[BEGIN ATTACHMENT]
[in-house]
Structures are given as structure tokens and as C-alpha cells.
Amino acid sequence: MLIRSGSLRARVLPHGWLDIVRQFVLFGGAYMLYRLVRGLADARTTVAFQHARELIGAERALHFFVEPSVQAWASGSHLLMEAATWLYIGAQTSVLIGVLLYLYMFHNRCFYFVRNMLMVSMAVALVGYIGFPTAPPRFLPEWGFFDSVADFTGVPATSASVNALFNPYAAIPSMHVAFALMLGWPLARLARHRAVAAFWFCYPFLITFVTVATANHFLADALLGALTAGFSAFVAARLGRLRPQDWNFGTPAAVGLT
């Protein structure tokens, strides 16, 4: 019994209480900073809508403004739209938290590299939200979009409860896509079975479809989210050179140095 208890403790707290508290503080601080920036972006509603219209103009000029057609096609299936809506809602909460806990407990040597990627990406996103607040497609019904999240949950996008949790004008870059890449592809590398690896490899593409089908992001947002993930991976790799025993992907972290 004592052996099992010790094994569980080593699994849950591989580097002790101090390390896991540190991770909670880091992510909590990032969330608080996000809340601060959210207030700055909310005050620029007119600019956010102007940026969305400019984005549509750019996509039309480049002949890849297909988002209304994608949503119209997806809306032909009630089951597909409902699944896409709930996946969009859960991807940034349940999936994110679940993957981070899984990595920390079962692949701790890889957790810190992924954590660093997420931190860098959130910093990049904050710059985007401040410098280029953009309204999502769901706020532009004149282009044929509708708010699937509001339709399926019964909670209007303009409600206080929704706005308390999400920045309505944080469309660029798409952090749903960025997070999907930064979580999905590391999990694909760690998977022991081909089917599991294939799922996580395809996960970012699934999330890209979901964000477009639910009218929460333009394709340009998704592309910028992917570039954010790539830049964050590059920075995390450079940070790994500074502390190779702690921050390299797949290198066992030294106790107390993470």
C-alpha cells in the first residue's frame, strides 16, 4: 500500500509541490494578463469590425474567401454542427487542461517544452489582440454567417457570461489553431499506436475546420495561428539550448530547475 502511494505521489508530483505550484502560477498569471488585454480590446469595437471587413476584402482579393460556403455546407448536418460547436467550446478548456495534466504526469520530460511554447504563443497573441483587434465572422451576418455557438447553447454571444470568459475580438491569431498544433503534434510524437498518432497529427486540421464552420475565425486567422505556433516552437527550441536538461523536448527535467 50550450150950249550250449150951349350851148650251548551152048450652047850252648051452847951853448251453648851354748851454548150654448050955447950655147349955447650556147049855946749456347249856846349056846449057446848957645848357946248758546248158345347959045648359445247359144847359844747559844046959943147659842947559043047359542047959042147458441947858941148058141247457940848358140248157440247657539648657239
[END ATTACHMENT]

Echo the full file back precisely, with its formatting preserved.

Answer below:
[in-house]
Structures are given as structure tokens and as C-alpha cells.
Amino acid sequence: MLIRSGSLRARVLPHGWLDIVRQFVLFGGAYMLYRLVRGLADARTTVAFQHARELIGAERALHFFVEPSVQAWASGSHLLMEAATWLYIGAQTSVLIGVLLYLYMFHNRCFYFVRNMLMVSMAVALVGYIGFPTAPPRFLPEWGFFDSVADFTGVPATSASVNALFNPYAAIPSMHVAFALMLGWPLARLARHRAVAAFWFCYPFLITFVTVATANHFLADALLGALTAGFSAFVAARLGRLRPQDWNFGTPAAVGLT
């Protein structure tokens, strides 16, 4: 019994209480900073809508403004739209938290590299939200979009409860896509079975479809989210050179140095 208890403790707290508290503080601080920036972006509603219209103009000029057609096609299936809506809602909460806990407990040597990627990406996103607040497609019904999240949950996008949790004008870059890449592809590398690896490899593409089908992001947002993930991976790799025993992907972290 004592052996099992010790094994569980080593699994849950591989580097002790101090390390896991540190991770909670880091992510909590990032969330608080996000809340601060959210207030700055909310005050620029007119600019956010102007940026969305400019984005549509750019996509039309480049002949890849297909988002209304994608949503119209997806809306032909009630089951597909409902699944896409709930996946969009859960991807940034349940999936994110679940993957981070899984990595920390079962692949701790890889957790810190992924954590660093997420931190860098959130910093990049904050710059985007401040410098280029953009309204999502769901706020532009004149282009044929509708708010699937509001339709399926019964909670209007303009409600206080929704706005308390999400920045309505944080469309660029798409952090749903960025997070999907930064979580999905590391999990694909760690998977022991081909089917599991294939799922996580395809996960970012699934999330890209979901964000477009639910009218929460333009394709340009998704592309910028992917570039954010790539830049964050590059920075995390450079940070790994500074502390190779702690921050390299797949290198066992030294106790107390993470």
C-alpha cells in the first residue's frame, strides 16, 4: 500500500509541490494578463469590425474567401454542427487542461517544452489582440454567417457570461489553431499506436475546420495561428539550448530547475 502511494505521489508530483505550484502560477498569471488585454480590446469595437471587413476584402482579393460556403455546407448536418460547436467550446478548456495534466504526469520530460511554447504563443497573441483587434465572422451576418455557438447553447454571444470568459475580438491569431498544433503534434510524437498518432497529427486540421464552420475565425486567422505556433516552437527550441536538461523536448527535467 50550450150950249550250449150951349350851148650251548551152048450652047850252648051452847951853448251453648851354748851454548150654448050955447950655147349955447650556147049855946749456347249856846349056846449057446848957645848357946248758546248158345347959045648359445247359144847359844747559844046959943147659842947559043047359542047959042147458441947858941148058141247457940848358140248157440247657539648657239